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Becoming Mexipino is a social-historical interpretation of two ethnic groups, one Mexican, the other Filipino, whose paths led both groups to San Diego, California. Rudy Guevarra traces the earliest interactions of both groups with Spanish colonialism to illustrate how these historical ties and cultural bonds laid the foundation for what would become close interethnic rela Becoming Mexipino is a social-historical interpretation of two ethnic groups, one Mexican, the other Filipino, whose paths led both groups to San Diego, California. Rudy Guevarra traces the earliest interactions of both groups with Spanish colonialism to illustrate how these historical ties and cultural bonds laid the foundation for what would become close interethnic relationships and communities in twentieth-century San Diego as well as in other locales throughout California and the Pacific West Coast.Through racially restrictive covenants and other forms of discrimination, both groups, regardless of their differences, were confined to segregated living spaces along with African Americans, other Asian groups, and a few European immigrant clusters. Within these urban multiracial spaces, Mexicans and Filipinos coalesced to build a world of their own through family and kin networks, shared cultural practices, social organizations, and music and other forms of entertainment. They occupied the same living spaces, attended the same Catholic churches, and worked together creating labor cultures that reinforced their ties, often fostering marriages. Mexipino children, living simultaneously in two cultures, have forged a new identity for themselves.  Their lives are the lens through which these two communities are examined, revealing the ways in which Mexicans and Filipinos interacted over generations to produce this distinct and instructive multiethnic experience. Using archival sources, oral histories, newspapers, and personal collections and photographs, Guevarra defines the niche that this particular group carved out for itself.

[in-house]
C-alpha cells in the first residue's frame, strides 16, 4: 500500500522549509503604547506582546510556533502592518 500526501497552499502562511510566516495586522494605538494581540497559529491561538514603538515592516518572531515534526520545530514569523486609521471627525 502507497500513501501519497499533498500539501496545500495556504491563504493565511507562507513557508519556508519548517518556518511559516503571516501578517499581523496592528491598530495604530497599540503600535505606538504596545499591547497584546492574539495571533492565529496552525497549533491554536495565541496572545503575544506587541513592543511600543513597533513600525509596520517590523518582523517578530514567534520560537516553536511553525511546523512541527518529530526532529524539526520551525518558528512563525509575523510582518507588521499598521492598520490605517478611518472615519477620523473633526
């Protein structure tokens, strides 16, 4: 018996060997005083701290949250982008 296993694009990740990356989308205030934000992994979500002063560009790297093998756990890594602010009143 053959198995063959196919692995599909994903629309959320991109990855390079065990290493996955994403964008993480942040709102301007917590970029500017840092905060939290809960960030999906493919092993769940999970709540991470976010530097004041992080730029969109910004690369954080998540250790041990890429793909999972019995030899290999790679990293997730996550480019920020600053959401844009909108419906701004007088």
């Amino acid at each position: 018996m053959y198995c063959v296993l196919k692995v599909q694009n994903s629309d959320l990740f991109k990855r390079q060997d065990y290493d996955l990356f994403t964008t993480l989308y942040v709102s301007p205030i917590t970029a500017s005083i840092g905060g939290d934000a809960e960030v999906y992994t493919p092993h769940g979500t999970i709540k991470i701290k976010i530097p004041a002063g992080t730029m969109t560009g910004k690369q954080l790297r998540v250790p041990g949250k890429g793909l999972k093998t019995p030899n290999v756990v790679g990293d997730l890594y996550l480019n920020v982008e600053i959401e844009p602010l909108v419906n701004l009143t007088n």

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Becoming Mexipino is a social-historical interpretation of two ethnic groups, one Mexican, the other Filipino, whose paths led both groups to San Diego, California. Rudy Guevarra traces the earliest interactions of both groups with Spanish colonialism to illustrate how these historical ties and cultural bonds laid the foundation for what would become close interethnic rela Becoming Mexipino is a social-historical interpretation of two ethnic groups, one Mexican, the other Filipino, whose paths led both groups to San Diego, California. Rudy Guevarra traces the earliest interactions of both groups with Spanish colonialism to illustrate how these historical ties and cultural bonds laid the foundation for what would become close interethnic relationships and communities in twentieth-century San Diego as well as in other locales throughout California and the Pacific West Coast.Through racially restrictive covenants and other forms of discrimination, both groups, regardless of their differences, were confined to segregated living spaces along with African Americans, other Asian groups, and a few European immigrant clusters. Within these urban multiracial spaces, Mexicans and Filipinos coalesced to build a world of their own through family and kin networks, shared cultural practices, social organizations, and music and other forms of entertainment. They occupied the same living spaces, attended the same Catholic churches, and worked together creating labor cultures that reinforced their ties, often fostering marriages. Mexipino children, living simultaneously in two cultures, have forged a new identity for themselves.  Their lives are the lens through which these two communities are examined, revealing the ways in which Mexicans and Filipinos interacted over generations to produce this distinct and instructive multiethnic experience. Using archival sources, oral histories, newspapers, and personal collections and photographs, Guevarra defines the niche that this particular group carved out for itself.